Oil prices could maintain their support levels this week as tensions between the United States and Iran continue to play out with U.S. Secretary of State Mike Pompeo saying that “significant” sanctions could be in store for Iran.
“The Middle East clashes should support oil prices at the start of the week as crude markets will wait to see Iran’s response to the threat of additional sanctions, ” said Edward Moya, senior market analyst at OANDA in New York.
An unmanned U.S. drone was shot down by Iran last week, which fanned the flames of growing tensions within the Middle East. However, U.S. President Donald Trump tamped down any ideas of waging war on Iran, calling off a retaliatory military strike.
U.S. intelligence was quick to identify Iran as the culprit of the attacks. According to video evidence, Iran’s Revolutionary Guard was shown removing an unexploded from one of the two oil tankers that were attacked.
“We’re prepared to negotiate with no preconditions,” Pompeo told reporters on Sunday. “They know precisely how to find us. I am confident that at the very moment they’re ready to truly engage with us we’ll be able to begin these conversations. I’m looking forward to that day.”
The heightened tensions caused oil prices to rise as Brent crude futures and West Texas Intermediate (WTI) crude oil were up just under 1 percent on Monday. Last week, Brent crude gained 5 percent while WTI jumped 10 percent, notching its biggest gain since December 2016.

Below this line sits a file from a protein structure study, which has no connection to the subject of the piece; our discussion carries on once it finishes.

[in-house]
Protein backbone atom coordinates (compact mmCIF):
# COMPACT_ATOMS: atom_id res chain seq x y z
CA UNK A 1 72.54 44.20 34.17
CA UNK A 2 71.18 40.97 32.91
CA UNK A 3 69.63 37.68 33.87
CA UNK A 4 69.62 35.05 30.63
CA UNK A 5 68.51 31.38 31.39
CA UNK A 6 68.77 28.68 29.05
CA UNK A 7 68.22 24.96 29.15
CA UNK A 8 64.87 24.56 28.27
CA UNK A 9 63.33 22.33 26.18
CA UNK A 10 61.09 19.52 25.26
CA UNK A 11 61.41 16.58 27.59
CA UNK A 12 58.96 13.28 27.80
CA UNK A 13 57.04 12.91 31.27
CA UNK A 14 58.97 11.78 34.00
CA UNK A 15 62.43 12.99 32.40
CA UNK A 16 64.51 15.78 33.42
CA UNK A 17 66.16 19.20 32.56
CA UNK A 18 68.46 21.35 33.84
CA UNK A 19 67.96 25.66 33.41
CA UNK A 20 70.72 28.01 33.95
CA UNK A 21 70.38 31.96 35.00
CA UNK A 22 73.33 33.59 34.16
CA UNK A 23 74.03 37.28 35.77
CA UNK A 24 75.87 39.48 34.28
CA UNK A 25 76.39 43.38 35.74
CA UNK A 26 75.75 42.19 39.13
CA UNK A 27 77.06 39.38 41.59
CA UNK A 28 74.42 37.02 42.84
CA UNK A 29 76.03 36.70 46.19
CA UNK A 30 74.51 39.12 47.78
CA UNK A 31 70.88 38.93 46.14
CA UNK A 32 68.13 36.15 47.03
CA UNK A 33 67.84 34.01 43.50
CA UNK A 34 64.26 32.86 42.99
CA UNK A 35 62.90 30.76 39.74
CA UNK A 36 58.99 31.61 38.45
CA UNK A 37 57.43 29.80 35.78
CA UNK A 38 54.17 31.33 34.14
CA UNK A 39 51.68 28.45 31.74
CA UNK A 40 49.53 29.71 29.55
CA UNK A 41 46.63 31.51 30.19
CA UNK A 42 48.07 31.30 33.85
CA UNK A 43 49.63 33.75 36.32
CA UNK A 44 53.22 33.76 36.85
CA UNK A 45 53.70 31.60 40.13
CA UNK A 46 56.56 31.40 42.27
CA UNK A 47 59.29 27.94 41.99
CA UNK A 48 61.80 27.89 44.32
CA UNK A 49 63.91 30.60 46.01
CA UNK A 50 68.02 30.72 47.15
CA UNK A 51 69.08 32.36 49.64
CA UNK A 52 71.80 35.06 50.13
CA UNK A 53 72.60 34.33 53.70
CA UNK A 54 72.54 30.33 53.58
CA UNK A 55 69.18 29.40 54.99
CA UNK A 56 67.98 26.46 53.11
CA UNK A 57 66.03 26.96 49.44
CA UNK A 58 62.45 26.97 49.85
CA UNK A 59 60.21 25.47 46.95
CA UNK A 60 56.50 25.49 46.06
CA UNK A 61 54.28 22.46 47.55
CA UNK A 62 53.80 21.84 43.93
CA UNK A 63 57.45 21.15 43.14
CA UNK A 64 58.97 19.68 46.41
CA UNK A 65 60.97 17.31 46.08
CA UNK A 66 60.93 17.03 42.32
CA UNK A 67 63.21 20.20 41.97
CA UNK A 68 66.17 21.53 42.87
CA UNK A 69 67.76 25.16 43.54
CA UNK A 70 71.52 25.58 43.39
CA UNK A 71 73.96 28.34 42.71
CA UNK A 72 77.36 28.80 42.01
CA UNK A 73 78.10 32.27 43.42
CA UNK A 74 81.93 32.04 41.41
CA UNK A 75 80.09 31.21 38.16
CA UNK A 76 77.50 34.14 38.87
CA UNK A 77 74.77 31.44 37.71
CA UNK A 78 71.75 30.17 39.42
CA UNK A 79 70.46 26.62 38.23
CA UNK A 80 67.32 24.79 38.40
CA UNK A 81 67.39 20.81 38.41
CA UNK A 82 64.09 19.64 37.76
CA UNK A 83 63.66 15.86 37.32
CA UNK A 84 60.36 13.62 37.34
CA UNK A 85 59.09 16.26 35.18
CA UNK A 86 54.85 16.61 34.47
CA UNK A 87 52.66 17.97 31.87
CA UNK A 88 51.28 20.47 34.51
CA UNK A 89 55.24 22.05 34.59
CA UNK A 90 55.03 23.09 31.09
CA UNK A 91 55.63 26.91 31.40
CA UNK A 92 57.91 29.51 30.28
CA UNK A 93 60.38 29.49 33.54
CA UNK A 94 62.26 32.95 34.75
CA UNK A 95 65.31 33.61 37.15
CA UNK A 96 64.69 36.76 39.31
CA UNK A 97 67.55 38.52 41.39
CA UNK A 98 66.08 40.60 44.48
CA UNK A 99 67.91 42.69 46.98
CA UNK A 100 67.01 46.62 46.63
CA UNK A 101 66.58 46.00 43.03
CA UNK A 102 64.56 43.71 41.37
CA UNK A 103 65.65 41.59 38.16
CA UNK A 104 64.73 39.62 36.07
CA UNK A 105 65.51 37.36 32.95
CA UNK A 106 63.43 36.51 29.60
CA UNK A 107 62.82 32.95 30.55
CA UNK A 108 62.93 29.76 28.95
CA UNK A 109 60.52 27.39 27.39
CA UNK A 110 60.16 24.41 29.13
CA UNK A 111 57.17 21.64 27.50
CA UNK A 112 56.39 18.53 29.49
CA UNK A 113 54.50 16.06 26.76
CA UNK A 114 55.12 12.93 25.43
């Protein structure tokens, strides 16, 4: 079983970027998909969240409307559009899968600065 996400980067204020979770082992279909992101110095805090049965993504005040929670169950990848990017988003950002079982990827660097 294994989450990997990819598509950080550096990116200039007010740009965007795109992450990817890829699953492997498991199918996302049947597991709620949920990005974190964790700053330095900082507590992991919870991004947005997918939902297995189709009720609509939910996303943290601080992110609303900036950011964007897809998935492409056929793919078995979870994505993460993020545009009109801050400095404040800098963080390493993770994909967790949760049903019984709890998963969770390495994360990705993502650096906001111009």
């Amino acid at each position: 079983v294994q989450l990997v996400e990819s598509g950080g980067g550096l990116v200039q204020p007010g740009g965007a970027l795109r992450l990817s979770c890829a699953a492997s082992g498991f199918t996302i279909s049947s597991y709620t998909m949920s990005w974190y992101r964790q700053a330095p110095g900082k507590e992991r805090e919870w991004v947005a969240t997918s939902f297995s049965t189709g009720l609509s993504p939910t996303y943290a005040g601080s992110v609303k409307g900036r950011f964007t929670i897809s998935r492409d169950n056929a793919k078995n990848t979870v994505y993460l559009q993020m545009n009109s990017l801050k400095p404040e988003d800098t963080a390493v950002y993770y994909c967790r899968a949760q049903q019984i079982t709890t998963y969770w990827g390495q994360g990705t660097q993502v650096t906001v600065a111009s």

Oil traders betting on more price increases can look to exchange-traded funds (ETFs) like the United States 3x Oil (USOU), ProShares UltraPro 3x Crude Oil ETF (OILU ) and the Direxion Daily S&P Oil & Gas Exp. & Prod. Bull 3X Shares (GUSH ).
Supply cuts by the Organization of Petroleum Exporting Countries (OPEC) have pushed oil prices down, but downward forces from trade wars have also kept them in check. Oil prices rocketed higher last month following President Trump ending waivers on companies wishing to purchase Iranian oil without facing stiff sanctions. The companies affected most by these waivers were China, Greece, India, Italy, Japan, South Korea, Taiwan and Turkey.
Oil, however, faces a number of possible headwinds, but thus far, it’s been ignoring these risks.
“Oil & Gas bears may point to concerns stemming from the potential for a global recession, as Europe grapples with a slowdown and continues to deal with the uncertainties of Brexit,” a Direxion post noted. “During the Global Financial Crisis, the oil demand fell of the table in a relatively short period. Don’t forget that trade negotiations between the US and China still loom. If discussions break down, oil demand could drop not just because of less physical trade, but also because of possible broader negative impact on the global economy. Also, because oil is priced in US dollars, if the greenback continues to rise, it could put negative pressure on prices.”
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